# Iterative Divide and Conquer algorithms

I am trying to create an algorithm using the divide-and-conquer approach but using an iterative algorithm (that is, no recursion).

I am confused as to how to approach the loops.

I need to break up my problems into smaller sub problems, until I hit a base case. I assume this is still true, but then I am not sure how I can (without recursion) use the smaller subproblems to solve the much bigger problem.

For example, I am trying to come up with an algorithm that will find the closest pair of points (in one-dimensional space - though I intend to generalize this on my own to higher dimensions). If I had a function closest_pair(L) where L is a list of integer co-ordinates in , how could I come up with a divide and conquer ITERATIVE algorithm that can solve this problem?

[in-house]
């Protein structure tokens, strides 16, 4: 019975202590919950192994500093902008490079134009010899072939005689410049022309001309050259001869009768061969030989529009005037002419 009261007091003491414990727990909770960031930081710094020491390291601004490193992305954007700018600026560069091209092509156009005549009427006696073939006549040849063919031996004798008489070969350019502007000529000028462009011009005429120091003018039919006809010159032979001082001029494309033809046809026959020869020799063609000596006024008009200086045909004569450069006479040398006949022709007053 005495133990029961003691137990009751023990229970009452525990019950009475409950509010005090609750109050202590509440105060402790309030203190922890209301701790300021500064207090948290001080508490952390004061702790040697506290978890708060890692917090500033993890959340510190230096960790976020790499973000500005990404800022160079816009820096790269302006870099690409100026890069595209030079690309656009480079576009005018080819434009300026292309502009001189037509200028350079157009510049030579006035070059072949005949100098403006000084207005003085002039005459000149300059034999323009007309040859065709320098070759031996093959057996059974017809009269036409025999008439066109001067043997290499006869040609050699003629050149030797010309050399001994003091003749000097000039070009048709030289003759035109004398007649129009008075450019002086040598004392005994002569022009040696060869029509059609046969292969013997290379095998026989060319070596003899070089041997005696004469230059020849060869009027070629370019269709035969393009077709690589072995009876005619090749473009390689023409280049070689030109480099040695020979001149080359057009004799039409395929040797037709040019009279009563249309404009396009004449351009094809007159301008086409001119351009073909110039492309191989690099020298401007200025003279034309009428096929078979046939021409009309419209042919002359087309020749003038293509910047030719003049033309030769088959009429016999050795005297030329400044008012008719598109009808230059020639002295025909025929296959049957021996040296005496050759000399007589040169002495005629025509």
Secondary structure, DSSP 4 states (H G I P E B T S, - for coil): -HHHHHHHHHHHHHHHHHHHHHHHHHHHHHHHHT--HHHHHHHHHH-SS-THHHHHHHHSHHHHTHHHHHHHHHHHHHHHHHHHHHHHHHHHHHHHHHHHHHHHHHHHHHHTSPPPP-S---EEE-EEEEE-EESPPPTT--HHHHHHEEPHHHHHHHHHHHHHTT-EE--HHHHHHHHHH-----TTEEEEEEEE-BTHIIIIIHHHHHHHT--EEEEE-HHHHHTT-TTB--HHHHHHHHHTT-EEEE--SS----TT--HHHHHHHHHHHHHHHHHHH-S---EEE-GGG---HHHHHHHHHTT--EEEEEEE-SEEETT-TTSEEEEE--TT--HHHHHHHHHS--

(Without loss of generality I am using Python)

• Is there a particular reason why you won't (can't?) use recursion? – Gormador Nov 23 '16 at 17:27
• I have to design an iterative algorithm for an assignment given in class. I do know the solution to this recursively (using D&C) and I am confident I can translate this to iterative code and take advantage of the fact that the D&C approach is in O(nlogn) time as opposed to O(n^2). – TimelordViktorious Nov 23 '16 at 17:28
• That's what I feared. Especially in the context of a class assignment, you won't get help here before showing what you already tried in term of codes, even though I understand you question is more about general programming rather than a language in particular. Alas, you will have to code at some point and this will affect concrete answers... Though it seems someone did reply! You seem to be in luck! – Gormador Nov 23 '16 at 17:33
• Well I am not looking for a solution to this particular problem. I am looking for a general "how to approach iterative D&C algorithms". An example is one that is more specific to what I am learning (but not what I am trying to solve). – TimelordViktorious Nov 23 '16 at 17:36